It’s A ‘Bittersweet’ Race In Michigan’s 4th District

Following the death of state Rep. Isaac Robinson, the campaign is laden with mixed emotions and a drive to carry on his legacy
michigan 4th district
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Last year, Michele Oberholtzer of the United Community Housing Coalition was on the phone with state Rep. Isaac Robinson talking foreclosure prevention efforts when she made a promise to her friend and colleague. “Just so you know, I won’t run against you,” Oberholtzer told him. “I think you’re doing a great job.”

Oberholtzer kept that promise; she is not running against Robinson. Instead, the Hamtramck resident is one of 13 competitors vying for his seat in a special Democratic primary election (set for Aug. 4) following his death in March at 44. His family believes he died from a COVID-19-related respiratory illness.

Many of the contenders viewed Robinson, elected in 2018 to succeed his mother in an overwhelmingly Democratic district that includes Detroit’s Midtown and New Center areas and all of Hamtramck, as a friend, mentor, or colleague. The campaign, then, is laden with mixed emotions and a drive to carry on his legacy.

“There’s this strange mix of the practical need of representation and the reality of an election, mixed with this tragedy, this loss,” says Oberholtzer, 35, whom Robinson defeated in the 2018 primary.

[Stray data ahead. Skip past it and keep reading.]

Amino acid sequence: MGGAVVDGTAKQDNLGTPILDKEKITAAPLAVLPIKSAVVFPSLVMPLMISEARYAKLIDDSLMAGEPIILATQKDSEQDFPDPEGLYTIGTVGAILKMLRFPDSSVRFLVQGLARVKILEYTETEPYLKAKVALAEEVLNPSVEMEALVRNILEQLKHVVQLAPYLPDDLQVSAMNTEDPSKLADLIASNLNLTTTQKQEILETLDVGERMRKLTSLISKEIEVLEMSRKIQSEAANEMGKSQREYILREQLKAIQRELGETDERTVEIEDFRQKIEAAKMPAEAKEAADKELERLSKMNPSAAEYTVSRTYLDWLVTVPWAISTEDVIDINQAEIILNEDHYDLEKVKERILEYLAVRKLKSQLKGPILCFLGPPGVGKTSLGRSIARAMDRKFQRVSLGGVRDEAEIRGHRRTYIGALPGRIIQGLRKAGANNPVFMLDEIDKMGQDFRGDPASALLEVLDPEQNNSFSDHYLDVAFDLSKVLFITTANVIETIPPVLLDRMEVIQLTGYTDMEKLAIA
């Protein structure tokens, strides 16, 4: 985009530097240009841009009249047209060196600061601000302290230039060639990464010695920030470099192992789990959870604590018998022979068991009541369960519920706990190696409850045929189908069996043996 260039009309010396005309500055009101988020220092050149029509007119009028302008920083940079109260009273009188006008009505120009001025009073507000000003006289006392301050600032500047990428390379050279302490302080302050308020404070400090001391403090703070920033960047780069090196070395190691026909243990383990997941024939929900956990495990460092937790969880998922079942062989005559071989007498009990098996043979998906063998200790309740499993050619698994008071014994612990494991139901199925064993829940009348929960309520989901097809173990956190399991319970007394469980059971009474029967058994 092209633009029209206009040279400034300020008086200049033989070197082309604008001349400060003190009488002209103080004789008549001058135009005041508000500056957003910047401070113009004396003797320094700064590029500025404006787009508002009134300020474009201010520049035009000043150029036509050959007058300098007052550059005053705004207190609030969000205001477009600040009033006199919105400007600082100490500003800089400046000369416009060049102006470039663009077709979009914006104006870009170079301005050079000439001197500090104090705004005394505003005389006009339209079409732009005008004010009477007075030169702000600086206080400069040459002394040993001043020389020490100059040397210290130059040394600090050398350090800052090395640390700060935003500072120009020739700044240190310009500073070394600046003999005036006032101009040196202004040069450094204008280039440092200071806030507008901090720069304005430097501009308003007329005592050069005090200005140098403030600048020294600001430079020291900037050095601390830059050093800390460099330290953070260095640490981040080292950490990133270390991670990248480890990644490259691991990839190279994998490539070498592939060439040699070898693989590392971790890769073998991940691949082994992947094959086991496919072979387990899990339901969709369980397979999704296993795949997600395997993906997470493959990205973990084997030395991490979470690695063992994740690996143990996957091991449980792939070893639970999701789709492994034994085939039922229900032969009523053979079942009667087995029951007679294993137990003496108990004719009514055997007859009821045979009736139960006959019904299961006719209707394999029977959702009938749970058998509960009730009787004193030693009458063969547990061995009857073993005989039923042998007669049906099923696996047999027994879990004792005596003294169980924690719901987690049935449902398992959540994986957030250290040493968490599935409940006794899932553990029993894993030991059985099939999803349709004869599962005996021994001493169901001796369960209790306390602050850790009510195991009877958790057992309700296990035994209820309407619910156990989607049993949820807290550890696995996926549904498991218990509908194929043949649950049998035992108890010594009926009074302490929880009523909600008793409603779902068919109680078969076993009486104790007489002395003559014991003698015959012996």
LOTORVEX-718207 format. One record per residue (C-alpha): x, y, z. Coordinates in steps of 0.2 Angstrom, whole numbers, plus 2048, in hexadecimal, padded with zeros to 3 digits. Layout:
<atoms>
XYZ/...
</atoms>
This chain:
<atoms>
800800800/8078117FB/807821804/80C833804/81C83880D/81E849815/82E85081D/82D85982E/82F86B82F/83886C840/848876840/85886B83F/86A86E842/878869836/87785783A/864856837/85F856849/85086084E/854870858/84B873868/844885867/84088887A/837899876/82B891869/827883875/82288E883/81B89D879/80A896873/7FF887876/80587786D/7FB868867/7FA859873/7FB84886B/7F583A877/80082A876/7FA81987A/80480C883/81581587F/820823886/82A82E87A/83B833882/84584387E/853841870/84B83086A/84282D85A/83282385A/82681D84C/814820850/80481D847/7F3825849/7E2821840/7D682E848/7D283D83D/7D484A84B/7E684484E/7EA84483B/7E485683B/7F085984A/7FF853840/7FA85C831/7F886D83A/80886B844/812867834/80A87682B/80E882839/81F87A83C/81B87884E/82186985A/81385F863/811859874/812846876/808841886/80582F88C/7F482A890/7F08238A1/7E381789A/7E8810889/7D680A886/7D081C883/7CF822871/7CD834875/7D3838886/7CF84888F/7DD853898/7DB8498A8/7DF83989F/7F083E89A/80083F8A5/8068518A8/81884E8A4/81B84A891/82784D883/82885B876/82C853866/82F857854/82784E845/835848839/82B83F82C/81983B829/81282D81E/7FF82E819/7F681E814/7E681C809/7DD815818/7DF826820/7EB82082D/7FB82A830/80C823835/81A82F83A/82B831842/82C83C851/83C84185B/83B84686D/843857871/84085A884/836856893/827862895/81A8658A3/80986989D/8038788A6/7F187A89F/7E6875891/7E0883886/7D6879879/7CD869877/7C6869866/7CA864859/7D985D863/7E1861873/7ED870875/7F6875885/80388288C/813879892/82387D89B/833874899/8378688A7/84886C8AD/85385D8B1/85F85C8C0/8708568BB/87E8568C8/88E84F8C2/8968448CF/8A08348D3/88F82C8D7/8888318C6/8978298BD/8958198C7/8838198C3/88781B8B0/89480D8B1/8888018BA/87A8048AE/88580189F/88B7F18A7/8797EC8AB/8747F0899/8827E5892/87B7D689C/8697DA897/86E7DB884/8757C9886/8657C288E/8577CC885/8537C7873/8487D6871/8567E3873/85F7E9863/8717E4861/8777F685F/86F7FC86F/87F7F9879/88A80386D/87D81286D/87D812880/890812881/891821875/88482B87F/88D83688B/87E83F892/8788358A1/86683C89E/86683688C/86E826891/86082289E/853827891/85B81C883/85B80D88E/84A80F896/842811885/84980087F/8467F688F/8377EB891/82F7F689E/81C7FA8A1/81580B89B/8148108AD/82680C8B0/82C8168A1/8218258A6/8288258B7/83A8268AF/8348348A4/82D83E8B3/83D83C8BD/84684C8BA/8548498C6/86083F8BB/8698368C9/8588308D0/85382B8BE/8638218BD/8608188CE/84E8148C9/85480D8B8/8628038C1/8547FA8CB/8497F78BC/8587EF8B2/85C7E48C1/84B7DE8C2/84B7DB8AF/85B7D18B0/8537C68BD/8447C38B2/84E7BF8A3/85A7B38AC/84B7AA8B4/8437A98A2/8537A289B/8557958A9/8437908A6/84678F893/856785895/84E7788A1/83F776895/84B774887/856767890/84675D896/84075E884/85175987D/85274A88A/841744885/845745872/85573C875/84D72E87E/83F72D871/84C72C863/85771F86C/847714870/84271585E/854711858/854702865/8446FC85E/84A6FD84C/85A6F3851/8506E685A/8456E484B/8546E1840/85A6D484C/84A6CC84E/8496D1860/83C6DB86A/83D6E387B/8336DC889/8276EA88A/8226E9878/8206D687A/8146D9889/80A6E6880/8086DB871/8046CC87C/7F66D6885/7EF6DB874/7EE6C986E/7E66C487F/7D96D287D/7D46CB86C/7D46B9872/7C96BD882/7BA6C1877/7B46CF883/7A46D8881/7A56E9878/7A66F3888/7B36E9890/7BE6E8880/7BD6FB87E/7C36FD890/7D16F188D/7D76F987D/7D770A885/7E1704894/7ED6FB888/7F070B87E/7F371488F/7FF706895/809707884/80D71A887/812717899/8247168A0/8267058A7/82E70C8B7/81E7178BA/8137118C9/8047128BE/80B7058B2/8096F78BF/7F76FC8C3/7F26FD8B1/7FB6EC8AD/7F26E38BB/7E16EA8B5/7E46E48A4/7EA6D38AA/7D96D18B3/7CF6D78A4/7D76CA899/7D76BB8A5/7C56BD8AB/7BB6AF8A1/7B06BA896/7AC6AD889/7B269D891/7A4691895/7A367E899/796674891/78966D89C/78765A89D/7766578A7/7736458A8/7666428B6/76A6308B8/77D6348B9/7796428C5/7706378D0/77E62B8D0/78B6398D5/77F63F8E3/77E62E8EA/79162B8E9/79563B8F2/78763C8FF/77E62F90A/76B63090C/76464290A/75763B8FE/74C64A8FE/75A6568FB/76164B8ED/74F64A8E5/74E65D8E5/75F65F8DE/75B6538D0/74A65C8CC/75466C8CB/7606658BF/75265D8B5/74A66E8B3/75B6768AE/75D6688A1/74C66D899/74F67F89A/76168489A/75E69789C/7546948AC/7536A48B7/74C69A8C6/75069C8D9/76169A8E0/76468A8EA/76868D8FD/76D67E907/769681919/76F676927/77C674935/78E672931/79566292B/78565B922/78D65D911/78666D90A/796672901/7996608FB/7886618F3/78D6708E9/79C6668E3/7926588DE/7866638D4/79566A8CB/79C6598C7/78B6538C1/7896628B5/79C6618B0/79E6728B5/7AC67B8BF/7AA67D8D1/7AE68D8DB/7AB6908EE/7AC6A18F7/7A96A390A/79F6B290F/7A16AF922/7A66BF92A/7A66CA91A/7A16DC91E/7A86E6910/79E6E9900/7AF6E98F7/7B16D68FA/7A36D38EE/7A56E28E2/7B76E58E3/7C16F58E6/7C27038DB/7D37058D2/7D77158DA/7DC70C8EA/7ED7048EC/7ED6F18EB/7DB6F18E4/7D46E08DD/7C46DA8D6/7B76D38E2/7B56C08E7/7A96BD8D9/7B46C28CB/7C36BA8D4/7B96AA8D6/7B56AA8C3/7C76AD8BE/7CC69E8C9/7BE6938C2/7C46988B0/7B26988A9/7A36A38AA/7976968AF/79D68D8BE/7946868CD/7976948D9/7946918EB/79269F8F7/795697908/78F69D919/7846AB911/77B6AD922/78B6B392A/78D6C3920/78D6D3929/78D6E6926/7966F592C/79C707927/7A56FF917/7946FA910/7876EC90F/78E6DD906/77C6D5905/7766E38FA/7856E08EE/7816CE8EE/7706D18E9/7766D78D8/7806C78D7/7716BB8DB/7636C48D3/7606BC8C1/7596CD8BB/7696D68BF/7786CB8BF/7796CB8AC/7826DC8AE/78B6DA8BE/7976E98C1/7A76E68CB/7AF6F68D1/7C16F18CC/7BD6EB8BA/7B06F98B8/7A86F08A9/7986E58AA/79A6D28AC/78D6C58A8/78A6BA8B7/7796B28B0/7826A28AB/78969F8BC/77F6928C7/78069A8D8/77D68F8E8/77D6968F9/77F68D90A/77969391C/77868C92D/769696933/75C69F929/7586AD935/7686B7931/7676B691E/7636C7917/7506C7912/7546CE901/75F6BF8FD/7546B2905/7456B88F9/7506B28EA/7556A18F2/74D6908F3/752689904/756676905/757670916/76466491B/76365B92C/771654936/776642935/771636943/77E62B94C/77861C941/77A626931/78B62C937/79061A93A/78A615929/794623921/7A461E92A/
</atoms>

Candidate Abraham Aiyash, the 26-year-old political director for the liberal advocacy nonprofit Michigan United, met Robinson when Aiyash was 13. He credits Robinson with getting him involved in local politics. “Abraham and Isaac!” Robinson would say to Aiyash, he recalls. “My biblical brother!”

“While I’m not going to try to be Isaac, there’s a sense of responsibility to continue to fight the fights he fought,” Aiyash says.

Former Detroit Board of Education member Tawanna Simpson, 52, is also running. She remembers sitting in the back of political meetings with Robinson and fighting over butter cookies when their mothers were both heavily involved in local politics. Simpson says the race is not only strange for her, but “bitter, bitter, bittersweet.”

“Most importantly,” she says  of her political priorities, “I want to help people deal with COVID-19, because it’s what took Isaac out. I don’t want to see it happen to anyone else.”

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